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Otsuka People Talk

July 2014

Tokushima Vortis Members

I believe it's very important to nurture young players. That will lead to the development of the club's personality and the nurturing of the players as human beings.

Vortis was coined from the Italian word 'vortice', which means 'whirlpool'. Off the coast of the club's hometown lies the swirling waters of the Naruto Strait, a section of water where two currents meet and create stunning vortexes. In 2005 as the club entered the J. League as a J2 team, it adopted the current name, Tokushima Vortis. In 2013 the team ascended to J1 League.

Shinji Kobayashi, Tokushima Vortis Coach

Some teams that apply pressure from the top may yield quick results, but those results won't last long. A softer approach, while taking a bit longer, allows the players to feel that they've become stronger as their match results gradually improve.There are various types of players in a team and each team has its own unique characteristics. When I join a new team as a coach, the characteristics don't necessarily match my own immediately.

Trying to change the team's characteristics forcibly wouldn't necessarily work; what's important is to carefully consider how to influence and change the behavior of the players who are already there. As players start to sense they're growing, the team becomes stronger. We need to deal with each player based on his individual strengths and weaknesses.

I believe it's especially important to nurture young players. That will lead to the development of the club's personality and the nurturing of the players as human beings.

Mitsuru Chiyotanda, Tokushima Vortis player

I try to encourage my team mates by effectively communicating what we should be doing together, during training as well as during the games. Of course some days it happens that I'm not satisfied by the way we play, but I just try to communicate well with my teammates, keeping the motivation up by not focusing on the mistakes, but instead focusing on what we can do better to make sure that we win. This communication is essential, and I think it's especially important that younger members remember this.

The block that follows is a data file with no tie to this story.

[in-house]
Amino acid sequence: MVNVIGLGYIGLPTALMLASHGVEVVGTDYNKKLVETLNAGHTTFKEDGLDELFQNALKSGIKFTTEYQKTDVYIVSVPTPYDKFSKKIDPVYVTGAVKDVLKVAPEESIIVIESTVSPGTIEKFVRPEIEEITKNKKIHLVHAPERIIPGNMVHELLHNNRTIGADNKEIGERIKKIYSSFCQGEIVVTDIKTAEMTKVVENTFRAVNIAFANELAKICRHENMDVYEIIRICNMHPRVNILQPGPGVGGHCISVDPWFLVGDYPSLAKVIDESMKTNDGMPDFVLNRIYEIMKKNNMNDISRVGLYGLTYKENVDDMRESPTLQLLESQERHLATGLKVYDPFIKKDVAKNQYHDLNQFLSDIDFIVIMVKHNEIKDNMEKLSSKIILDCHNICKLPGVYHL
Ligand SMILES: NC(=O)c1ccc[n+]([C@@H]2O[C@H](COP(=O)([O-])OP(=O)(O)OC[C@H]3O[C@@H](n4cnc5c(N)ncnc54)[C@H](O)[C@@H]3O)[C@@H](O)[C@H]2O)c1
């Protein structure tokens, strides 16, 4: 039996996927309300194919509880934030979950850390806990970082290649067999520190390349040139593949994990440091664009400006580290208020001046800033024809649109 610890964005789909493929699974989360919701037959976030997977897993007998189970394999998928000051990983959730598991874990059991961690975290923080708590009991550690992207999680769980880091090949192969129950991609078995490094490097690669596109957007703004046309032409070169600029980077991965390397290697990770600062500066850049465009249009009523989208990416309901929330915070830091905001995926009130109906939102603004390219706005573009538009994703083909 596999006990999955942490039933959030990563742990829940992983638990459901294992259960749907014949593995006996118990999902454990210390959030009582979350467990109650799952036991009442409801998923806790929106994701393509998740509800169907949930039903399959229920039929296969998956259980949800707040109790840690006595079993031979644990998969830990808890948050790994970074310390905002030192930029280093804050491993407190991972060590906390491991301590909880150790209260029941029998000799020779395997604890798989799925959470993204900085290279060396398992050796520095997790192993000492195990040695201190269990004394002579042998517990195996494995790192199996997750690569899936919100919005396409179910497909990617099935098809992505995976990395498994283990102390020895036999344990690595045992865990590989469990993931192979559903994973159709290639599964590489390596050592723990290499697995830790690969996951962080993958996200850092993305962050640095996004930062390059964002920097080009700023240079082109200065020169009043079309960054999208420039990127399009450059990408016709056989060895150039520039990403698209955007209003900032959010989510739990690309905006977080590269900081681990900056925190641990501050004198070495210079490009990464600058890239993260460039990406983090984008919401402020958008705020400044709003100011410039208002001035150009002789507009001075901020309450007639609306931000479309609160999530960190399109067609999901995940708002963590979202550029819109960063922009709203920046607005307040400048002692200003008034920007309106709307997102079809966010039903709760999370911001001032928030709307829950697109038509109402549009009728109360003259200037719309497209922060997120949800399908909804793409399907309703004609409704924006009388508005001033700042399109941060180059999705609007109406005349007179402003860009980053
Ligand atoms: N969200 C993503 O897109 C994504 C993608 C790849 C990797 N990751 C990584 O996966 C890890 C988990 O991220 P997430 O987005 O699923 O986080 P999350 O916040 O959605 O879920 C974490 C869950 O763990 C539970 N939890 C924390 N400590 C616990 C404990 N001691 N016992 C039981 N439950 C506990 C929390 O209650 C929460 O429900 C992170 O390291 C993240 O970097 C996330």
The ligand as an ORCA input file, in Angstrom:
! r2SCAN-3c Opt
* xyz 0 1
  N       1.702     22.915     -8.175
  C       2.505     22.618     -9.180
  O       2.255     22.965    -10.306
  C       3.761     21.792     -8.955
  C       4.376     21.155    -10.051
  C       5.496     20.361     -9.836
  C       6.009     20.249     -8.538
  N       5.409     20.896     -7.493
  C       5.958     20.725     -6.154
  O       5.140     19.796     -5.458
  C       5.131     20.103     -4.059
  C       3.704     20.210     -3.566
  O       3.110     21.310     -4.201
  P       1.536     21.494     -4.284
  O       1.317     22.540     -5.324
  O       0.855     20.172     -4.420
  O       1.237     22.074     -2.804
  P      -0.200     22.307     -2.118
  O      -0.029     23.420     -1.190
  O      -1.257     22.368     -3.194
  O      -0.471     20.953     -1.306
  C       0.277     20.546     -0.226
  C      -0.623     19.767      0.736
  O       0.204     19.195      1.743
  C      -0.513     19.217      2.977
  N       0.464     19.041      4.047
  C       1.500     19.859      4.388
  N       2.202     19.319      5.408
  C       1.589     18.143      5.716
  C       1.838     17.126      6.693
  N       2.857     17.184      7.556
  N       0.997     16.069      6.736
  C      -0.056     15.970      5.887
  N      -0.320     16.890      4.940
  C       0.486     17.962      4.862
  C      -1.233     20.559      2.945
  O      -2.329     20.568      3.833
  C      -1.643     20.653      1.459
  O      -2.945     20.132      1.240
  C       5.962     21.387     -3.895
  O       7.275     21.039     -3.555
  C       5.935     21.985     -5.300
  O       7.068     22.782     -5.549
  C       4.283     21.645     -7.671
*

The speed of the J1 League in general is much faster than in J2, and I'm not talking about the player's running speed. The speed of reflexes, the passes, the ball itself, that's the sort of speed I mean, and this high tempo is one of the challenges facing us.

Kotaro Fujiwara, Tokushima Vortis player

The team was in the J2 division for a long time, and this year, we're the first team from the Shikoku area to be promoted. Before I joined the team, Vortis' best rank was 4th, and we had almost achieved J1. When I look back at 2013, I do feel that we fought well in the second half of the season. Now, we're in the J1 division, I think the staff and the players are feeling a little pressure, as if they feel the need to become an excellent team very quickly. In the case of soccer, it really is a sport that needs to be played by 11 players, and if all 11 can do as the manager says and bring their individual skills together, regardless of the level of the opponent, I believe that we can win.

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